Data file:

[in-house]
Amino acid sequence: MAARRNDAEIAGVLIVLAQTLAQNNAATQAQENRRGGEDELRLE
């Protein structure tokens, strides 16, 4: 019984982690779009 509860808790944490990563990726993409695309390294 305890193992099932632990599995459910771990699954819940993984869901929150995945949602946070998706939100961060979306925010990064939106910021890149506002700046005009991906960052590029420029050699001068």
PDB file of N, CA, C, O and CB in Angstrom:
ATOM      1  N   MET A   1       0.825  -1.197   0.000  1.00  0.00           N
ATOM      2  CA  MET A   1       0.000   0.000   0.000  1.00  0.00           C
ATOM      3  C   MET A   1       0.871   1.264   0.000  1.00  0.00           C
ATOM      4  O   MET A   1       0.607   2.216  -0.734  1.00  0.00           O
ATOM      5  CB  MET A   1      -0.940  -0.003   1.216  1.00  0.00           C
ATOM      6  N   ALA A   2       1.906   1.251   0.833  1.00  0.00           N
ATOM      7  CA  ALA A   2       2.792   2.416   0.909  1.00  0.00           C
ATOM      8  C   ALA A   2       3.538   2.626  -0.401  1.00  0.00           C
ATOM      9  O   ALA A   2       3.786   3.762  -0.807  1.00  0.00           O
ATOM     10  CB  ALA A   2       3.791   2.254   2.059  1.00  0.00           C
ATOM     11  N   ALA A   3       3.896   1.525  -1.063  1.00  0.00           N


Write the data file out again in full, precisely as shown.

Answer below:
[in-house]
Amino acid sequence: MAARRNDAEIAGVLIVLAQTLAQNNAATQAQENRRGGEDELRLE
């Protein structure tokens, strides 16, 4: 019984982690779009 509860808790944490990563990726993409695309390294 305890193992099932632990599995459910771990699954819940993984869901929150995945949602946070998706939100961060979306925010990064939106910021890149506002700046005009991906960052590029420029050699001068």
PDB file of N, CA, C, O and CB in Angstrom:
ATOM      1  N   MET A   1       0.825  -1.197   0.000  1.00  0.00           N
ATOM      2  CA  MET A   1       0.000   0.000   0.000  1.00  0.00           C
ATOM      3  C   MET A   1       0.871   1.264   0.000  1.00  0.00           C
ATOM      4  O   MET A   1       0.607   2.216  -0.734  1.00  0.00           O
ATOM      5  CB  MET A   1      -0.940  -0.003   1.216  1.00  0.00           C
ATOM      6  N   ALA A   2       1.906   1.251   0.833  1.00  0.00           N
ATOM      7  CA  ALA A   2       2.792   2.416   0.909  1.00  0.00           C
ATOM      8  C   ALA A   2       3.538   2.626  -0.401  1.00  0.00           C
ATOM      9  O   ALA A   2       3.786   3.762  -0.807  1.00  0.00           O
ATOM     10  CB  ALA A   2       3.791   2.254   2.059  1.00  0.00           C
ATOM     11  N   ALA A   3       3.896   1.525  -1.063  1.00  0.00           N